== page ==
Gold Dust Peak combines well with Pika Peak, its neighbor to the south along a rugged, connecting ridge, so we have sequenced these two. To see the entire hiking route on USGS maps, you'll need both the Mount Jackson and the Crooked Creek Pass quads, or the two Trails Illustrated maps listed. Also, Gary Neben has an alternate approach to Gold Dust from Nolan Creek and the Fulford road. You may also want to consider that approach. Check out the link to Mountain Handbook we provide.
From the trailhead as described, proceed along the relatively flat path for a good 2.5 miles where the trail finally gains some elevation more quickly and then continue on the trail up to a meadow with a small stream coming down from the east that drains Negro Basin below Gold Dust Peak. This is about 3.5 miles in. It should be pointed out that the old survey map shows Gold Dust as being 13,365 ft. high, but G&M and others list it as 13,380 ft. The reason is that the western summit is definitely higher than the eastern one of 13,365 marked on the USGS map, so the western summit elevation has been interpolated to be 13,380 ft. After passing by the unnamed lake at 10,820 ft., begin hiking east into Negro Basin by staying on the south side of the small stream that flows out of the basin and following faint game trails that will enable you to avoid most obstacles.
In the upper basin, when you are clear of the trees, pause to study a route up Gold Dust. The most direct route with the fewest problems would be to hike north across the basin and gain the broad, southwest facing flank of the mountain and follow the rounded ridge to the summit. There is a stark contrast between the beautiful basin filled with lush grass and scattered trees to the completely rocky flank. Though there is some tundra to follow, once you begin to ascend out of the basin, most of the remainder of the route will be on medium sized, broken rocks for the next 1,400 feet. On the way you may pass some interesting deposits of quartz and a few crystals, but otherwise, it's just a long slugfest. If you want some assurance you've climbed the peak, go ahead and cross over to the eastern summit. If you're determined to head over to Pika by the connecting ridge, you'll need to go over anyhow. It's just some more minor clambering around but Google Earth seems to confirm the assumption that the west summit is higher.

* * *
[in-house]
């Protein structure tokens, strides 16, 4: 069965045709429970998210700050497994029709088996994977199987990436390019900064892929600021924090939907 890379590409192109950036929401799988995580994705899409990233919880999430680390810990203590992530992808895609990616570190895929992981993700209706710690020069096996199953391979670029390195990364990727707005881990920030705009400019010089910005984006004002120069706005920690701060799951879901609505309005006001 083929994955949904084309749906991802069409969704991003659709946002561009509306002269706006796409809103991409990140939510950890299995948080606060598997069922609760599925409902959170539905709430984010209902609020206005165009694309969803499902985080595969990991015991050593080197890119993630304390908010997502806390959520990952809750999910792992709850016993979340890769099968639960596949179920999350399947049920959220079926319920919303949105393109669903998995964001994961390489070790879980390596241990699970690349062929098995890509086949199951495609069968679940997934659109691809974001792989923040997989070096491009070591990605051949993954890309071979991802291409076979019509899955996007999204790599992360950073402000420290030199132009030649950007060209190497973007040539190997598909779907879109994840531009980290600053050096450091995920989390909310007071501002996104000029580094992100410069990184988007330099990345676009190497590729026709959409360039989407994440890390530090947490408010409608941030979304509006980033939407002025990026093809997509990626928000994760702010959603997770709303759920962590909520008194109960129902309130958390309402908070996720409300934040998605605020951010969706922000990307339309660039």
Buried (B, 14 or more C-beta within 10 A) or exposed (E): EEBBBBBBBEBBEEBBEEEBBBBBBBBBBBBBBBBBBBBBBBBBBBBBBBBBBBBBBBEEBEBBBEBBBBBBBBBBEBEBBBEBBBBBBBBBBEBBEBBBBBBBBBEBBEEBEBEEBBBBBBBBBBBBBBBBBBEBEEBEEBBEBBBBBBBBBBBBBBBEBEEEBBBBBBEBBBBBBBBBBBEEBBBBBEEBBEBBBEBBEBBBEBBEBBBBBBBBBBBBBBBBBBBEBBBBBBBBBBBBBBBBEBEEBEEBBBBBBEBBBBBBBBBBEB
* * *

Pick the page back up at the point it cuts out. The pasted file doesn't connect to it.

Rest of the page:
The view from the summit looks right down upon New York Lake, a highly photogenic place that's seldom visited. You can also scope out the connecting ridge over to Pika and see if you want to attempt or if weather will allow. If you don plan to do the ridge, then be sure and follow the link to Gary Neben's report on Mountain Handbook. He rates the ridge as an extended Class 3. Otherwise, start returning back down the west ridge of Gold Dust and drop back into Negro Basin. Gold Dust Peak also has an interesting history in that in 1997 a military jet crashed into the north face of this peak. This summit also marked the 500th 13er ascent for Fred Askins, who accompanied us on this trip.